Background Cancer cells must reprogram their metabolic state to adapt to the heightened energy demands needed for tumorigenesis.1 Aberrant tumor metabolism rapidly exhausts the tumor microenvironment of oxygen and key nutrients, creating a hypoxic, immunosuppressive landscape that limits T cell infiltration and renders immunotherapy ineffective.2 We have previously shown that targeted hypoxia reduction restores effector T cell infiltration and sensitizes tumors to anti-CTLA-4/anti-PD-1 blockade.3 Inhibitors of tumor oxidative metabolism (OxPhos) are also promising strategy to offset the tumor metabolic advantage over the immune system by reducing the oxygen utilization of tumor cells and combating tumor hypoxia. Metformin, a mitochondrial complex 1 inhibitor, has been reported to improve tumor control when combined with PD-1 blockade by alleviating tumor hypoxia and improving T cell activation.4 While targeting tumor oxidative metabolism has shown promising results, studies have mainly focused on the impacts of complex I inhibition, leaving the impact of inhibition on downstream components of the electron transport chain poorly understood.
Methods Napyradiomycin A1 (OxPhos complex I and II inhibitor), αTOS (OxPhos complex II inhibitor) and Atovaquone (OxPhos complex III inhibitor) were used to assess the differential impact of OXPHOS inhibition on mT4-2D PDAC tumor cells (derived from Kras+/G12DTP53+/R172HPdx1-Cre (KPC) organoid cultures) (5) versus on T cells in vitro and in vivo.
Results We found that MT4-2D cancer cells treated with OxPhos complex II/III inhibitors in vitro showed no significant decrease in viability or proliferative capacity, however Atovaquone treatment decreased mitochondrial respiration potential based on reduced MitoRed staining in treated cells. We also found Ovalbumin-specific CD8+ T cells treated with Atovaquone during activation in vitro showed no significant reduction of T cell activation markers (CD44 and 4-1BB), as well as a minimal increase in T cell exhaustion marker expression (PD-1 and LAG3). Additionally, complex III inhibition during CD8+ T cell activation did not adversely impact IFN-y production. OxPhos inhibitor treatment in vivo reduced the frequency of MDSCs within the tumor microenvironment and elicited increased CD8+ T cell infiltration.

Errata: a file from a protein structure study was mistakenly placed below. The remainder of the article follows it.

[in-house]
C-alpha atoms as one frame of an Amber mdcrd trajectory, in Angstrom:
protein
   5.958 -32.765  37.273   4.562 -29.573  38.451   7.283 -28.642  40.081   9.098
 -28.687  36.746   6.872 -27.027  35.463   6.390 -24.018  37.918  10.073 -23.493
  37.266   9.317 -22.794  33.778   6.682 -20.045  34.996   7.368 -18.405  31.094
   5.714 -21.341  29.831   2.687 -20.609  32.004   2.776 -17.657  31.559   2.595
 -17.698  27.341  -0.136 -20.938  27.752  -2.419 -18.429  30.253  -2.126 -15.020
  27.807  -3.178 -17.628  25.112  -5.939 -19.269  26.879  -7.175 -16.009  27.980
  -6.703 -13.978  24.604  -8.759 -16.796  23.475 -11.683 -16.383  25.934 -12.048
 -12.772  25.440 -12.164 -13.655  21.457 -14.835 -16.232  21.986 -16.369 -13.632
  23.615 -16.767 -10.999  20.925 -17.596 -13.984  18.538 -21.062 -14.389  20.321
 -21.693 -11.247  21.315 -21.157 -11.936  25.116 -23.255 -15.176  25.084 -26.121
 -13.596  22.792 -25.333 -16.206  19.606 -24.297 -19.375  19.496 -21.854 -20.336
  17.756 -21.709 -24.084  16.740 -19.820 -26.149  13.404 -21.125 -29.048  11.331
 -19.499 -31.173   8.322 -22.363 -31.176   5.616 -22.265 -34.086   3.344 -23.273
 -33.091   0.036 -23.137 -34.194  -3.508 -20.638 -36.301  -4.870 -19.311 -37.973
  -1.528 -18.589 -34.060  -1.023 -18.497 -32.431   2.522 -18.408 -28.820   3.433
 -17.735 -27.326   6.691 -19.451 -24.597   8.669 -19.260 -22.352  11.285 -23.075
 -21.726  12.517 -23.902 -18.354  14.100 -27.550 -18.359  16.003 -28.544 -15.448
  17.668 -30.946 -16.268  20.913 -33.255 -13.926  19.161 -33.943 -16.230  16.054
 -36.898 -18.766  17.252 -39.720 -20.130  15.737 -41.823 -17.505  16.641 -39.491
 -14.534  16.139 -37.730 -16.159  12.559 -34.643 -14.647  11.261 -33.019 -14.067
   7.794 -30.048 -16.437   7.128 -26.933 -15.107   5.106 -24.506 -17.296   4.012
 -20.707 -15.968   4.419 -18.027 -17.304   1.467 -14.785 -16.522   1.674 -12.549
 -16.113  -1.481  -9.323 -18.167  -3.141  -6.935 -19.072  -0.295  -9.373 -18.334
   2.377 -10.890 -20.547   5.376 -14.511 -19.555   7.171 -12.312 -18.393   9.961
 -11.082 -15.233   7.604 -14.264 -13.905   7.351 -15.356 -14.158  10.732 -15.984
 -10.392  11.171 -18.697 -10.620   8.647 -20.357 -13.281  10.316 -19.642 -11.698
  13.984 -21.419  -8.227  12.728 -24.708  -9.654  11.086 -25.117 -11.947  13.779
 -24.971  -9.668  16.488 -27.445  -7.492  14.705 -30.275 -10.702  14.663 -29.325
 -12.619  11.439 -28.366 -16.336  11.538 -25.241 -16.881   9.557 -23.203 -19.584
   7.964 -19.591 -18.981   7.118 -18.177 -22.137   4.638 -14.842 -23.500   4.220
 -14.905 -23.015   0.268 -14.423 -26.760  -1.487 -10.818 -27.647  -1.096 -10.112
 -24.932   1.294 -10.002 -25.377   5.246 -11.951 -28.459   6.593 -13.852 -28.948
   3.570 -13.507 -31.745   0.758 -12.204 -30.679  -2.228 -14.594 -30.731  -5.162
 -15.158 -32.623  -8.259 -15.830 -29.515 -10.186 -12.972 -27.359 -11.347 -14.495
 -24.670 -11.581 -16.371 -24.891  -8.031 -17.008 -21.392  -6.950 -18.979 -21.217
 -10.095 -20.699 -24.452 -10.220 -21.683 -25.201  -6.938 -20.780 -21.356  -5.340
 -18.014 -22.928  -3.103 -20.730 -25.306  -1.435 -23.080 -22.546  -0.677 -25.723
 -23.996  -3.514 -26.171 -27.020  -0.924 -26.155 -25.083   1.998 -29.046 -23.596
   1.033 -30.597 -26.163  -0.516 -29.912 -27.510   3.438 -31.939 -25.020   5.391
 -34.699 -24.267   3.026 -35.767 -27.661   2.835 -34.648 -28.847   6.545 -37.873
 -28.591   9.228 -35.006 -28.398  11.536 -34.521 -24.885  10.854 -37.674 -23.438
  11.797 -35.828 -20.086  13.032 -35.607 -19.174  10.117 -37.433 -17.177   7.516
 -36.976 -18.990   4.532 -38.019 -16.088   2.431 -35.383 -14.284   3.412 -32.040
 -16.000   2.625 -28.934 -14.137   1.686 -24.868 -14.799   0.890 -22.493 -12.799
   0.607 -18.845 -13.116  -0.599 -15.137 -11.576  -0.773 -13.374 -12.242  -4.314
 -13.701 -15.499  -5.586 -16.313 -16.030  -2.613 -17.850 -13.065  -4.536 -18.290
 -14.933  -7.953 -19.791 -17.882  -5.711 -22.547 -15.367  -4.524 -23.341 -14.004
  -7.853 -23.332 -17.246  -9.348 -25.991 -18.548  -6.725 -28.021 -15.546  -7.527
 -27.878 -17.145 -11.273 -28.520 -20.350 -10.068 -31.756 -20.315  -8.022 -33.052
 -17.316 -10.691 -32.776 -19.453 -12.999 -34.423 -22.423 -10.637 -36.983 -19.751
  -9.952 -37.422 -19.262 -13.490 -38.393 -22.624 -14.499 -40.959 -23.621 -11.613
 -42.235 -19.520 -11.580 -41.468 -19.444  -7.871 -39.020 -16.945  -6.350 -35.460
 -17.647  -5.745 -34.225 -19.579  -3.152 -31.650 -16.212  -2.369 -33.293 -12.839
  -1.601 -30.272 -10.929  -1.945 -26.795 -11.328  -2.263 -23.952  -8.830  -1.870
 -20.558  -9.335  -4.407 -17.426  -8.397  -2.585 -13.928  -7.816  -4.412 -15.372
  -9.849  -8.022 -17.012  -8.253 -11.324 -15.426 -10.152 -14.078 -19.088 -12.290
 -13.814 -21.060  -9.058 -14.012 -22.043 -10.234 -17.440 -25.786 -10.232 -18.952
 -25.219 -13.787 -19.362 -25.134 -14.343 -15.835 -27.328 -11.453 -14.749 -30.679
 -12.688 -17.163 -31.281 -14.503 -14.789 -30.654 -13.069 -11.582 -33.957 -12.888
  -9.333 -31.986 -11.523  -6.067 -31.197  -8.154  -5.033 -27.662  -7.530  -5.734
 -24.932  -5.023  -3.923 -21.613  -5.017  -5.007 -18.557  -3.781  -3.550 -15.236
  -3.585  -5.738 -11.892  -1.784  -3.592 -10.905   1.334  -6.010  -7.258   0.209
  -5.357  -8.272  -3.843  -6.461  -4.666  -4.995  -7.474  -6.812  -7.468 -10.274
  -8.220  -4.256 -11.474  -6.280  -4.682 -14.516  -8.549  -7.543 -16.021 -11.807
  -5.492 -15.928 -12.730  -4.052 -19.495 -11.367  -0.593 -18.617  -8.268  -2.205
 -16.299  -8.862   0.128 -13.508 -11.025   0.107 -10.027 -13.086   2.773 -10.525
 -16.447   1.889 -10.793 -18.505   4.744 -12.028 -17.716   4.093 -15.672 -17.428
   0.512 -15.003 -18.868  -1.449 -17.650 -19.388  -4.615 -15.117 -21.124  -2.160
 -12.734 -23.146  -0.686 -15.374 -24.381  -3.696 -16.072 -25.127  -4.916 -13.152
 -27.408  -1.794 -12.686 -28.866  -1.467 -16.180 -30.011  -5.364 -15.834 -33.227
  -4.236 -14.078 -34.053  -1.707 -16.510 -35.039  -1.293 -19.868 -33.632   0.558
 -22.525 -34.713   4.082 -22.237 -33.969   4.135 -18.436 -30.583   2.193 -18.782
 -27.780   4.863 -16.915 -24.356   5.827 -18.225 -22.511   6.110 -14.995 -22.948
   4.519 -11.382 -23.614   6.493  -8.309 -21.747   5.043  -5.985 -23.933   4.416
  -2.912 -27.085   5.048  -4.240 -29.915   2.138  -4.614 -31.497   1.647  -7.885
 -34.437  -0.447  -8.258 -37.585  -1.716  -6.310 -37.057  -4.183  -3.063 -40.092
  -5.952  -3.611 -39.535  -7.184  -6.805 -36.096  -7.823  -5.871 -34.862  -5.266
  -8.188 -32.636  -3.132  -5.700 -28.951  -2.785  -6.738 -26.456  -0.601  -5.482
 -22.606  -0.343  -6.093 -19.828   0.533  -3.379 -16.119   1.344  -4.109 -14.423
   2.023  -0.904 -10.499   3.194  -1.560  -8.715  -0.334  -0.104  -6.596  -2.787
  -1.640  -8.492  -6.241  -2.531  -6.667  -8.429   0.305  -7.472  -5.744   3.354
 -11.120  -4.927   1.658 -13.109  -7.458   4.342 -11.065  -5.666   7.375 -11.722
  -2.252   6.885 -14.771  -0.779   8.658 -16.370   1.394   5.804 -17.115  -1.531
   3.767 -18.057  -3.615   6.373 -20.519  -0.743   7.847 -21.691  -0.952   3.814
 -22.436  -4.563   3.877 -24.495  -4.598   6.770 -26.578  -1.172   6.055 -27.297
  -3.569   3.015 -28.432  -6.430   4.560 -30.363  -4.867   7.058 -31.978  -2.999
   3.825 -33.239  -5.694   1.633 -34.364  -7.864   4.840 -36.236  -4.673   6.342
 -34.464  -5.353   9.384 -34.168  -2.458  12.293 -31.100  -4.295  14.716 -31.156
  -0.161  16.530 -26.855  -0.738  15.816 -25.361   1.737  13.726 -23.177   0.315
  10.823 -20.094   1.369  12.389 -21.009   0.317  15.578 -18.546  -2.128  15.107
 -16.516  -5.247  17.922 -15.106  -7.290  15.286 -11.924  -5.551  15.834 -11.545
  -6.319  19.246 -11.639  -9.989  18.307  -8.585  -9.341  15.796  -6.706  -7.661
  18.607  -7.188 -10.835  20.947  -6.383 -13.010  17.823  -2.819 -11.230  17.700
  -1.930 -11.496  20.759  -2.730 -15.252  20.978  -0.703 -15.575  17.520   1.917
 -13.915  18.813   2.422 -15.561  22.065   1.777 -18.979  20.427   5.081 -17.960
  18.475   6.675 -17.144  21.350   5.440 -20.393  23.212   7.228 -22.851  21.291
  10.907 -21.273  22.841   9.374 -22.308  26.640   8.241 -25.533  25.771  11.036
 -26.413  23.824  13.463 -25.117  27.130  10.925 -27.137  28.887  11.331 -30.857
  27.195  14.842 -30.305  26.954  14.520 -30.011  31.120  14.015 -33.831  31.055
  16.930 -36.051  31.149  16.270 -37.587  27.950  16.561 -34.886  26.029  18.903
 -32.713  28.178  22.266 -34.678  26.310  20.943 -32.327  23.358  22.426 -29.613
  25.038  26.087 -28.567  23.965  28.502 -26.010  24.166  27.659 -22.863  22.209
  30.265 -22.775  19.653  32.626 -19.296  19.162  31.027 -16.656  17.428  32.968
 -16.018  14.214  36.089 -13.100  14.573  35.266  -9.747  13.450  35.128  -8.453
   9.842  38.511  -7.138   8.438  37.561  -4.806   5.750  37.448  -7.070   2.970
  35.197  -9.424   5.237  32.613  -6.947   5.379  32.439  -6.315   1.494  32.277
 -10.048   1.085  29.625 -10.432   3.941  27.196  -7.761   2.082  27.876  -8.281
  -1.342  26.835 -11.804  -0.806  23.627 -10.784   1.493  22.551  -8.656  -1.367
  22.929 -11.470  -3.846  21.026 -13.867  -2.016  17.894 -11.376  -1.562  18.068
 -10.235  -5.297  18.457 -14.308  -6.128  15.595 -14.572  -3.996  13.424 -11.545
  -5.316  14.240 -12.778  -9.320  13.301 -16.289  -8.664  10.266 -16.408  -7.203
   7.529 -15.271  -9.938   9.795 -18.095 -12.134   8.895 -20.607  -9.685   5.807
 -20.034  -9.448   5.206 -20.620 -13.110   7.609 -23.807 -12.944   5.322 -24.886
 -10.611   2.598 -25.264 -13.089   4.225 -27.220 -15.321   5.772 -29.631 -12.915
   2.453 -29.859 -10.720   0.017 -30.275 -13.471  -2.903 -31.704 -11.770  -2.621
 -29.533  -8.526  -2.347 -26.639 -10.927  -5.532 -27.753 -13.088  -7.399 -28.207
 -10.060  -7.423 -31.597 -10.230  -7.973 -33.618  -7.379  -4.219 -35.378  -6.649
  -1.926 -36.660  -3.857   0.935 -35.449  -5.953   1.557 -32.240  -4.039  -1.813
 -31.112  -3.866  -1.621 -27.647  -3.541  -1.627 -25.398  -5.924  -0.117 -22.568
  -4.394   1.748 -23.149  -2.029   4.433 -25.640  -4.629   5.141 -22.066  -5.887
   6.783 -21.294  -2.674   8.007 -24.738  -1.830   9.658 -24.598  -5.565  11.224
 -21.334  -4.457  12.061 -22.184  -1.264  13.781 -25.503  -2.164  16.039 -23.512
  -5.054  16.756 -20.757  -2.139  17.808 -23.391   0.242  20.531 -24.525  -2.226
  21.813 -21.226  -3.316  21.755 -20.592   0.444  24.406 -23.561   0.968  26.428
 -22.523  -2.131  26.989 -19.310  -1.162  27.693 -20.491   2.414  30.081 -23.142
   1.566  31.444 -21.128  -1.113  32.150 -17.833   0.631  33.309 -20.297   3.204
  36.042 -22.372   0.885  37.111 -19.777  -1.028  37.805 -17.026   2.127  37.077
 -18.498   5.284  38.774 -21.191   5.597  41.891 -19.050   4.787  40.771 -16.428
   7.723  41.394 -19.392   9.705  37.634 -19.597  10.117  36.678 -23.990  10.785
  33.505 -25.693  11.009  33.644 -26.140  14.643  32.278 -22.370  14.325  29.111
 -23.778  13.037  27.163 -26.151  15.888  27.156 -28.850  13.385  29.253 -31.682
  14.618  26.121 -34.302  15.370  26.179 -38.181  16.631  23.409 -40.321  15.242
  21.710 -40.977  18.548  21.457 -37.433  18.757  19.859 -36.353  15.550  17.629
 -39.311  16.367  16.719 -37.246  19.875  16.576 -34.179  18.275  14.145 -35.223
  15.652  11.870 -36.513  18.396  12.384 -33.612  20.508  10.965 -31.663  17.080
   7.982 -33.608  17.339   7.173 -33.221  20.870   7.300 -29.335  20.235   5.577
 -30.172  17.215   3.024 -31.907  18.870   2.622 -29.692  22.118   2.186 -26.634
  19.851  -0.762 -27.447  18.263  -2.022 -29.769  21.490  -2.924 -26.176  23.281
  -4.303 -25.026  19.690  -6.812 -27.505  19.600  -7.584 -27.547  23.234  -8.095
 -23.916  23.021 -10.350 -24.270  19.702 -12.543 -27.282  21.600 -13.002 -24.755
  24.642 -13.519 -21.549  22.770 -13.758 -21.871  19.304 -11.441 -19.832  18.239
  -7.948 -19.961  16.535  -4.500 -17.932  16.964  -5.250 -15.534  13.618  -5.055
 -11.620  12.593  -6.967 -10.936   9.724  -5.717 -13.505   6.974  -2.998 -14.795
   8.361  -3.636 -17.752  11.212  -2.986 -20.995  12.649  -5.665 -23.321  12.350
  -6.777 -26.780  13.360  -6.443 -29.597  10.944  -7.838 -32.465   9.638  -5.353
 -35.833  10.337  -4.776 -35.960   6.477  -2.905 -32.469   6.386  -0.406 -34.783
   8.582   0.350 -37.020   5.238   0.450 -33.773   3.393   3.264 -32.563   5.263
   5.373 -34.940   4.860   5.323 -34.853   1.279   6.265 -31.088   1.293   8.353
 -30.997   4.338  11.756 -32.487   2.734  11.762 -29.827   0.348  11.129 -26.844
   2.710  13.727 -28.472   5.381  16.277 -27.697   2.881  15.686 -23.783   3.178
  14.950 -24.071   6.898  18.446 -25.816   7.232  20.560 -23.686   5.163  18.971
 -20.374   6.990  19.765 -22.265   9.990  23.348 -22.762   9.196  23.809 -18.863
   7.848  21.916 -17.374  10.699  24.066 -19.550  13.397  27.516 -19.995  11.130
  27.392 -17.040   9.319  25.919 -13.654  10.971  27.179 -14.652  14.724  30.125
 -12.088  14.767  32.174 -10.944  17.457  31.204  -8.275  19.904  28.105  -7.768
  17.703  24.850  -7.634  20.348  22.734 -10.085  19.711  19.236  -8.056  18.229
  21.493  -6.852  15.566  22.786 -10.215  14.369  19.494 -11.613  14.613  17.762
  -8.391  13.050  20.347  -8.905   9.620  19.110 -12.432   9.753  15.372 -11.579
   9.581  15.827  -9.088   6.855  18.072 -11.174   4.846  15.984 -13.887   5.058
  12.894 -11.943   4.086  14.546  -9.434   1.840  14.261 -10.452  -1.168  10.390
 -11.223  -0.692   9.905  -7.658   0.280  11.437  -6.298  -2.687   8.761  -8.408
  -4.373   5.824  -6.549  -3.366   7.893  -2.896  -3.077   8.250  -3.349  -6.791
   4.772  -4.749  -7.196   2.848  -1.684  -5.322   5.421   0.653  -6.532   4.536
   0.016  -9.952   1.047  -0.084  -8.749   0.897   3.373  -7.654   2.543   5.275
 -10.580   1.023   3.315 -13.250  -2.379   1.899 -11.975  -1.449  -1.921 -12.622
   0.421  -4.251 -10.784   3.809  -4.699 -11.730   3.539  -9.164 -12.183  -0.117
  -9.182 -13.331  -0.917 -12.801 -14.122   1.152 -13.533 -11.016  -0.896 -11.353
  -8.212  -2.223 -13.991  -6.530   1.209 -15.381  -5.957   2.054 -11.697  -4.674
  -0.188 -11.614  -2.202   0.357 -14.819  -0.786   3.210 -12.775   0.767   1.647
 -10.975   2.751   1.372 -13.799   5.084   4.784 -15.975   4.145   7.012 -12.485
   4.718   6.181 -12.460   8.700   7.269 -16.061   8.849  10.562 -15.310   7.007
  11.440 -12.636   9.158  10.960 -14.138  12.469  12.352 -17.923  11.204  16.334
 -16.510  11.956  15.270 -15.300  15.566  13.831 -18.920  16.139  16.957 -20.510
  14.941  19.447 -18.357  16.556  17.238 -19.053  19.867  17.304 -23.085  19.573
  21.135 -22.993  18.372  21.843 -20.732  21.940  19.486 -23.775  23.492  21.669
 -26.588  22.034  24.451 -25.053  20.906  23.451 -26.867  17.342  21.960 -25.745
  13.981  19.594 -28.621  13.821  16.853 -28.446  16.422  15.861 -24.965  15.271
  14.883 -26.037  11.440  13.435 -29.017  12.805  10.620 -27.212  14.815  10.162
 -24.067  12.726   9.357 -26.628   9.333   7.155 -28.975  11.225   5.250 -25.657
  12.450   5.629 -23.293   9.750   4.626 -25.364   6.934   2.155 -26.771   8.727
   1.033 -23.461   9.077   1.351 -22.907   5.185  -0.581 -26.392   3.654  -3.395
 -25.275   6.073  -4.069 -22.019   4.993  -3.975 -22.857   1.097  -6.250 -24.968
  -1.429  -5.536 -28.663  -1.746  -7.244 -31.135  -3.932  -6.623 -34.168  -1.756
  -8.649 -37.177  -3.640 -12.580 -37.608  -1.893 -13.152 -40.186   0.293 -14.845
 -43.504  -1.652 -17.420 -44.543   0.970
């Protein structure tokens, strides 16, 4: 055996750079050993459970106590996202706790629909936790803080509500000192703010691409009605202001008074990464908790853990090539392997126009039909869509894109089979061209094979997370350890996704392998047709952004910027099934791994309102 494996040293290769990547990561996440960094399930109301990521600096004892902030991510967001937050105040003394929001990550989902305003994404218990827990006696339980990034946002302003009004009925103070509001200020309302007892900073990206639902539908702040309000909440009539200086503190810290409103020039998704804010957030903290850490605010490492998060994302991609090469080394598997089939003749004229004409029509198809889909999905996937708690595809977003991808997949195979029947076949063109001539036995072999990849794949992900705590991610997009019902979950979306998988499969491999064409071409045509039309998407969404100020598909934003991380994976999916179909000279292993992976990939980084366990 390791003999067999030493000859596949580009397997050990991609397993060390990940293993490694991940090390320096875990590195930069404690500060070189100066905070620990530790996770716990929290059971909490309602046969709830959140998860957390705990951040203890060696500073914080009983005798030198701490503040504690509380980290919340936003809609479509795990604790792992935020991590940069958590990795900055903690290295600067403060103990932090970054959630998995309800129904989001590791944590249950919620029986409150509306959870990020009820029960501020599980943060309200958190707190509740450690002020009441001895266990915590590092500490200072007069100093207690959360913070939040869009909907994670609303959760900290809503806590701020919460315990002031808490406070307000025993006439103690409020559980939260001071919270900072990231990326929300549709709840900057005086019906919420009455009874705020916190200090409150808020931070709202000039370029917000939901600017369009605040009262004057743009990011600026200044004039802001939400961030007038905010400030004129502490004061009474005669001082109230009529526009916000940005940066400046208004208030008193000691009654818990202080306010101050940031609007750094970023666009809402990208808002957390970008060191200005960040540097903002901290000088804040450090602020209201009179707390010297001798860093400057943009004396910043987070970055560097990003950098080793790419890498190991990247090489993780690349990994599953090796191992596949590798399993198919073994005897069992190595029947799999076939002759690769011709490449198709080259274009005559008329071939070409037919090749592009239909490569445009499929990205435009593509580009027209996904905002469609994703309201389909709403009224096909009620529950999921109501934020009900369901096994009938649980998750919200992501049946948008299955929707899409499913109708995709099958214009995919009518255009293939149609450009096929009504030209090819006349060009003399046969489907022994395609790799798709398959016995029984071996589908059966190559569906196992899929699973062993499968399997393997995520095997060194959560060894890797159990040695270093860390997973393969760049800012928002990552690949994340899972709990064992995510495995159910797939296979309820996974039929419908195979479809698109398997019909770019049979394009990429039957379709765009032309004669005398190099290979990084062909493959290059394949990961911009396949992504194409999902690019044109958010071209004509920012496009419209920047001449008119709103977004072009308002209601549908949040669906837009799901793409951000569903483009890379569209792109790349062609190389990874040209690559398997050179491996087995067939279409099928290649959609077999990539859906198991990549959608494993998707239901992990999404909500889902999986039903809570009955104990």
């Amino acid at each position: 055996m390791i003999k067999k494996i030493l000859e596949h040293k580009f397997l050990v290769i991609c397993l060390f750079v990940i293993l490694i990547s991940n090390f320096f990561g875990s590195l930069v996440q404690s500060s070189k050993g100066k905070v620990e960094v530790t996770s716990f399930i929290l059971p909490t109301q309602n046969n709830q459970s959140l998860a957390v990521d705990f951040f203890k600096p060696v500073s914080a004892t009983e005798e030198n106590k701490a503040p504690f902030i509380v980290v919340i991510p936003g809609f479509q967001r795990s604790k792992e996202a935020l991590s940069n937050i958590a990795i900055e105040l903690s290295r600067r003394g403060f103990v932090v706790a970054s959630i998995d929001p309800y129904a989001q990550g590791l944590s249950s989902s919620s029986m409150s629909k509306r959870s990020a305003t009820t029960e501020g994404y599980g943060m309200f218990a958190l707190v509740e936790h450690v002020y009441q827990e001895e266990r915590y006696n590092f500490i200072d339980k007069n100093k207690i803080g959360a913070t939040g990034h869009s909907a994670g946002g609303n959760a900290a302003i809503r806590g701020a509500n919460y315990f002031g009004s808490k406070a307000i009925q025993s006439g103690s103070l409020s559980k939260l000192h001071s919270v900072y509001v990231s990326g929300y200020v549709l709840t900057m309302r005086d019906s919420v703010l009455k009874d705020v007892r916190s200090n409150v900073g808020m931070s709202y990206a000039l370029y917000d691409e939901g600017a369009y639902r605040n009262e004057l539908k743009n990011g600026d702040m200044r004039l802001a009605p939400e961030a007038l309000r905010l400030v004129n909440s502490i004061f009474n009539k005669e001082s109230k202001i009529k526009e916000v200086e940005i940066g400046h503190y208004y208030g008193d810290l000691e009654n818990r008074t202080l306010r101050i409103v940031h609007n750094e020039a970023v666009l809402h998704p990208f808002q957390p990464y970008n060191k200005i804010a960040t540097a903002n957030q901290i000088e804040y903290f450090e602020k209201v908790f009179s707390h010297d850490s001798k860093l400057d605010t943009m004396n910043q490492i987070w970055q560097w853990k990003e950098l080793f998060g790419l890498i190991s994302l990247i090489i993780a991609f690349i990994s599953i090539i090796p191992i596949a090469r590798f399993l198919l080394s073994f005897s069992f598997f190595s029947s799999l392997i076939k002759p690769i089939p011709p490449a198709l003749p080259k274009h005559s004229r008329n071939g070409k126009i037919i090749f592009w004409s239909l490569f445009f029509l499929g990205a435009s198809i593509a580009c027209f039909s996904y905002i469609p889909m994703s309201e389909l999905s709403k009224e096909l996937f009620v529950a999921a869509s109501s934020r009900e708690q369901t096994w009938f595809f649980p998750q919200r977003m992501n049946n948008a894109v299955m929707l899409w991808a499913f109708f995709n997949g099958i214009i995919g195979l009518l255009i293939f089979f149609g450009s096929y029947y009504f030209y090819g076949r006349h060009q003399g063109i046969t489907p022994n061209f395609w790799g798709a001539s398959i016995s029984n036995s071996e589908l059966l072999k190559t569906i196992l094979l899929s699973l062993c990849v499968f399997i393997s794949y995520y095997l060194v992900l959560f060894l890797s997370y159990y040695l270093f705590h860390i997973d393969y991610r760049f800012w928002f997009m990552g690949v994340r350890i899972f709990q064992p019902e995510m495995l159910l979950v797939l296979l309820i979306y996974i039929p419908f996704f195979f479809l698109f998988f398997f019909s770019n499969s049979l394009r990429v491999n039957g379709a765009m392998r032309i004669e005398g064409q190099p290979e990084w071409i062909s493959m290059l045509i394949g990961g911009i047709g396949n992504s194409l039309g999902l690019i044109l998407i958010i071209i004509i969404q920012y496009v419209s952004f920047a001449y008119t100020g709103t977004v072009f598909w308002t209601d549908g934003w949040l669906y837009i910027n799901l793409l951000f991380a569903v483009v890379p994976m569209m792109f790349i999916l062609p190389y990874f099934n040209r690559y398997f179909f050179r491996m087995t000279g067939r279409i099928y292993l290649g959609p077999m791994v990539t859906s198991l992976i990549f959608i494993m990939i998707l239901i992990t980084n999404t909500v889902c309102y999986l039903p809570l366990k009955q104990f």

Conclusions Here we show that inhibition of the complex II/III components of the mitochondrial OxPhos chain has the potential to offset the tumor metabolic advantage of the murine pancreatic cancer cell line MT4-2D. We found that these complex II/III inhibitors limit the metabolic fitness of MT4-2D while minimally compromising the activation state and function of cytotoxic T cells. Additionally, OxPhos inhibition repolarized the immunosuppressive tumor microenvironment, showing favorable potential for synergy with immune checkpoint blockade.
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